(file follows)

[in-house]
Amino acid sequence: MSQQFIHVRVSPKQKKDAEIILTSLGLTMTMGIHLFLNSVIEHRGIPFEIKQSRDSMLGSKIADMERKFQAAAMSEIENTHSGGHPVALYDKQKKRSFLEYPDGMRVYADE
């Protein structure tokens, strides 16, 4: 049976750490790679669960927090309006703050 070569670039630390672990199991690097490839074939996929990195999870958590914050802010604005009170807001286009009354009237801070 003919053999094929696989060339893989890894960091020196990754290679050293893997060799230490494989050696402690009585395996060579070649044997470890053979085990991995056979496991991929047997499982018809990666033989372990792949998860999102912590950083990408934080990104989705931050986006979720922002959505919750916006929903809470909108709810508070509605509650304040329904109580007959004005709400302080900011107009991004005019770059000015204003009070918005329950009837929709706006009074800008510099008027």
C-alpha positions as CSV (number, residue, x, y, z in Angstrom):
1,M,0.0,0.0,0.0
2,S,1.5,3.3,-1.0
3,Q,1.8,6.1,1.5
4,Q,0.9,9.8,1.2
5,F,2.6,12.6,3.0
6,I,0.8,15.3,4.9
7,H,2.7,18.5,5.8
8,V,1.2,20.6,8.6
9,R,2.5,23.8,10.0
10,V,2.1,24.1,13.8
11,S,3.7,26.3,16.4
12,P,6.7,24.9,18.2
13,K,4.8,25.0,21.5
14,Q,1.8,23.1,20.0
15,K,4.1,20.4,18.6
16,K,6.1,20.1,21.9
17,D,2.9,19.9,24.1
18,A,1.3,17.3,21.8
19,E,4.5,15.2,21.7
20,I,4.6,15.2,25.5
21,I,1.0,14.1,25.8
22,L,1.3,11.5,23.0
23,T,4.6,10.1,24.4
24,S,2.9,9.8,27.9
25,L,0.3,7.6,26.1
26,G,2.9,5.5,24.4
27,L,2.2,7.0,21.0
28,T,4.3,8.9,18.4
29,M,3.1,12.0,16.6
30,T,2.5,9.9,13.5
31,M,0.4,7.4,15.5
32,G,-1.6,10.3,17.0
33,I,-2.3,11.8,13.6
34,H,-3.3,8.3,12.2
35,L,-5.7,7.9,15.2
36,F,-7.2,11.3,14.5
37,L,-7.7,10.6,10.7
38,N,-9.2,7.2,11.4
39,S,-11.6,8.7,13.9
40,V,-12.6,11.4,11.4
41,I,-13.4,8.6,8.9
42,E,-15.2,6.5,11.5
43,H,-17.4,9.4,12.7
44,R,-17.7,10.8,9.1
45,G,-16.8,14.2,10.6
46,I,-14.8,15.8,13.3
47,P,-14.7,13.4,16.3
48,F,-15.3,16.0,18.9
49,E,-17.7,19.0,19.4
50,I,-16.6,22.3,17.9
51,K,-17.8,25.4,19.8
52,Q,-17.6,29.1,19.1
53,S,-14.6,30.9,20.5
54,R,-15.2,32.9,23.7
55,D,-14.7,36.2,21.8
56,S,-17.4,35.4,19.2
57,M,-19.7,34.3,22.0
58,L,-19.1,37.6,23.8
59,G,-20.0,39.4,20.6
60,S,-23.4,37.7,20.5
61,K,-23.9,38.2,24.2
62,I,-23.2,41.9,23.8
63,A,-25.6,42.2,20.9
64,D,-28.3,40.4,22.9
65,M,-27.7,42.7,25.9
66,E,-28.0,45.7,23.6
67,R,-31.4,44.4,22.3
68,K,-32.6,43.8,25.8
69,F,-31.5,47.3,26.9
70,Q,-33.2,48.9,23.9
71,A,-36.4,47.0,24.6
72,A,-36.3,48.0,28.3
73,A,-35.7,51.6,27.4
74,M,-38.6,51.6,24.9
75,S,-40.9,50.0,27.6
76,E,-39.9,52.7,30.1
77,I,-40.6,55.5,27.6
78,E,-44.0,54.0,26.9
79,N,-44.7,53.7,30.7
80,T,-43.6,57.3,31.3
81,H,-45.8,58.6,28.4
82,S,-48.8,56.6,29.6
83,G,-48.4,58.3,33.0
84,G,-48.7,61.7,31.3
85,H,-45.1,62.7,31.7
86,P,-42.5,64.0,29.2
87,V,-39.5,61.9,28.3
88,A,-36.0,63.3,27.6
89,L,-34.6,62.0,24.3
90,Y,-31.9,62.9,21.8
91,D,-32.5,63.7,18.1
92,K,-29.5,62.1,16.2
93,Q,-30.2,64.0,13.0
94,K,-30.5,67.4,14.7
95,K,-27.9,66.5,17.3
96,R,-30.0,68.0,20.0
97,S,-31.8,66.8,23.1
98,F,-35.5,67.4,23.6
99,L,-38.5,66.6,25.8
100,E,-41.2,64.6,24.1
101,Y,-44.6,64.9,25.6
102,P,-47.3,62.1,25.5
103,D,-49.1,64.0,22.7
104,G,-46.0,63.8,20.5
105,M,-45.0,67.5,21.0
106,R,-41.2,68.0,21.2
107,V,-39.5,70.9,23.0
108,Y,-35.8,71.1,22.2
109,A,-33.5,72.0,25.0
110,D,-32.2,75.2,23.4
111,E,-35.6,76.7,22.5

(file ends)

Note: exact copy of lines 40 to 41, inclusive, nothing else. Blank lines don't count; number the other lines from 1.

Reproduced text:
36,F,-7.2,11.3,14.5
37,L,-7.7,10.6,10.7